Anyhow, it does seem clear though that in most cases, specialization has its rewards. If we need some form of surgery, for example, then we likely go to a specialist in that area of medicine. If we go to multiple specialists, we might find they have different solutions to suggest to us, however, a confusing situation to be in as a prospective patient. I think in highly complex fields, like medicine and law, specialization is really the only possibility since the field itself has become so complex and multi-faceted, its really is not possible any longer to have a reasonably deep generalist background - you'd have to read 24/7 every day of the year just to keep up with new developments. Its impossible of course.

The flip side though of specialization is that in many cases it leads to such a narrowing of focus than I can't help but wonder if the forest is lost for the trees.

As each field of endeavor digs deeper into this or that channel of specialization, the language needed to describe the subject matter also seems to become more and more specific. After awhile, to the non-specialist, discussions in these focused areas can become quite opaque indeed. Anyone who has tried to read a legal or medical document will I'm sure concur - it is all but impenetrable. These documents are the way they are out of need - to be accurate and particular in terms of conveying information, however it does leave the rest of us somewhat in the dark as to the actual meaning conveyed by the words, and often we must rely upon other 'eggheads' or 'experts' to explain it to us. In such a situation then, we are left with trust in the 'egghead' to represent information accurately, and that trust ends up largely resting on faith in the information being factual, and our own emotional responses to the presenter of the information, how they look, how they sound, how they come across to us. due to these factors, the 'experts' are increasingly being replaced by public relations hacks.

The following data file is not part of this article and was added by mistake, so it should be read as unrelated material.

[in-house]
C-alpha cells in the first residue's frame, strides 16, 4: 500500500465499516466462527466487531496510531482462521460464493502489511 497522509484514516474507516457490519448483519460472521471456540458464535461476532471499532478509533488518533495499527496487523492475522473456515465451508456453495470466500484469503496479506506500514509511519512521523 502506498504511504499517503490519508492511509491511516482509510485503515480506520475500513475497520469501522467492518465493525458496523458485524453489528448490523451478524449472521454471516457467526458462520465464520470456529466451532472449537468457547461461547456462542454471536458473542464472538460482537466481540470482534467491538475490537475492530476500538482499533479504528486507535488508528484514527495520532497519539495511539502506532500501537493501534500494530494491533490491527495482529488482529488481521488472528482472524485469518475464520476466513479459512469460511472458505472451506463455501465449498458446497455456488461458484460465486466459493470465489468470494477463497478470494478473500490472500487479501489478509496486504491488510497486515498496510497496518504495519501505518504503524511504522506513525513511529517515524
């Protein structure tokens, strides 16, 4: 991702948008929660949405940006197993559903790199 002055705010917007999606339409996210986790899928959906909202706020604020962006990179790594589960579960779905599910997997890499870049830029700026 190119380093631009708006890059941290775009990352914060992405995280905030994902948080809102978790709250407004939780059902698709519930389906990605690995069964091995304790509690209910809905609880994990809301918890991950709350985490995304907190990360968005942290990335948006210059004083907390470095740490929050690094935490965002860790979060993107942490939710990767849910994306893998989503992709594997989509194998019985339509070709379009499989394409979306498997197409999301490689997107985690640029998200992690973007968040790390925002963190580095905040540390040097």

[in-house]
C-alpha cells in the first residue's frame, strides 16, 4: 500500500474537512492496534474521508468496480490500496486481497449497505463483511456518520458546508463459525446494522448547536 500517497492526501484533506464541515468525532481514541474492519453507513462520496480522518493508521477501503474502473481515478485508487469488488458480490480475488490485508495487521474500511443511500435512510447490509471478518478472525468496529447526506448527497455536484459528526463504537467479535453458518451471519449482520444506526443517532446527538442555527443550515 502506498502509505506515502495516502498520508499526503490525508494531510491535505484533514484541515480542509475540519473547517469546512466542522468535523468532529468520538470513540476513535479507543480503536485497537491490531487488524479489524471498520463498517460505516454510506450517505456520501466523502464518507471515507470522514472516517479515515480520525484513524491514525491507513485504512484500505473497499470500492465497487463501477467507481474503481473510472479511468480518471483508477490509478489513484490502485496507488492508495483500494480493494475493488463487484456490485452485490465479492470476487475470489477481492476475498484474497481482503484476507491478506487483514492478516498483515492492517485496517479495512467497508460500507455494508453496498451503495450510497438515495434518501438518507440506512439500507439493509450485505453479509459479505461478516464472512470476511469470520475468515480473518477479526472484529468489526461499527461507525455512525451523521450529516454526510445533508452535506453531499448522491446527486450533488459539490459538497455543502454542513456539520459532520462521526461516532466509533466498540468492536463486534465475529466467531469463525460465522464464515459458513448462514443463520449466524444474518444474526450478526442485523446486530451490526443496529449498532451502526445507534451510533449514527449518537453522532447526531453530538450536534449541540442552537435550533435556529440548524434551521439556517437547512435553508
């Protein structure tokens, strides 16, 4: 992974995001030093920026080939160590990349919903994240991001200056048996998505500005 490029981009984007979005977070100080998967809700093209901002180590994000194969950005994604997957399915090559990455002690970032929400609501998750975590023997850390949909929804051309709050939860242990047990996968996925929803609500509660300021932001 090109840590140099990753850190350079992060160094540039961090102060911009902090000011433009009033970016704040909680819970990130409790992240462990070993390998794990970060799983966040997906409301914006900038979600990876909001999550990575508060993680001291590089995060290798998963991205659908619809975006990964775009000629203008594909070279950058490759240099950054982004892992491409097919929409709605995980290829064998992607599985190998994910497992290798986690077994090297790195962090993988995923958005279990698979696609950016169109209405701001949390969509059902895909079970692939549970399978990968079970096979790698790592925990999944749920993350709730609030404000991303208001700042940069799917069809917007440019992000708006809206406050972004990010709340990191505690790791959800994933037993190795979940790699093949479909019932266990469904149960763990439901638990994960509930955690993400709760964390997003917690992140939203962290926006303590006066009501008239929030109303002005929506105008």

Increasingly however, we find out though experience that what was presented to us was often not entirely unbiased, or even remotely factual in some cases (like doctors doing advertisements for cigarette companies), and gradually we begin to question that trust. So in the end, when looking at complex technological issues, with the vast majority of us being non-specialists, we are left with little more than 'gut' responses, or pre-existing biases and beliefs of our own to rely upon when trying to come to a sense of understanding about difficult technological topics which bear upon our society. In example, I could list contentious areas of technological and social endeavor as: nuclear power plants, 'clean' coal technology, stem-cell research, the use of pesticides, decisions about massive government bail-out packages, and so forth.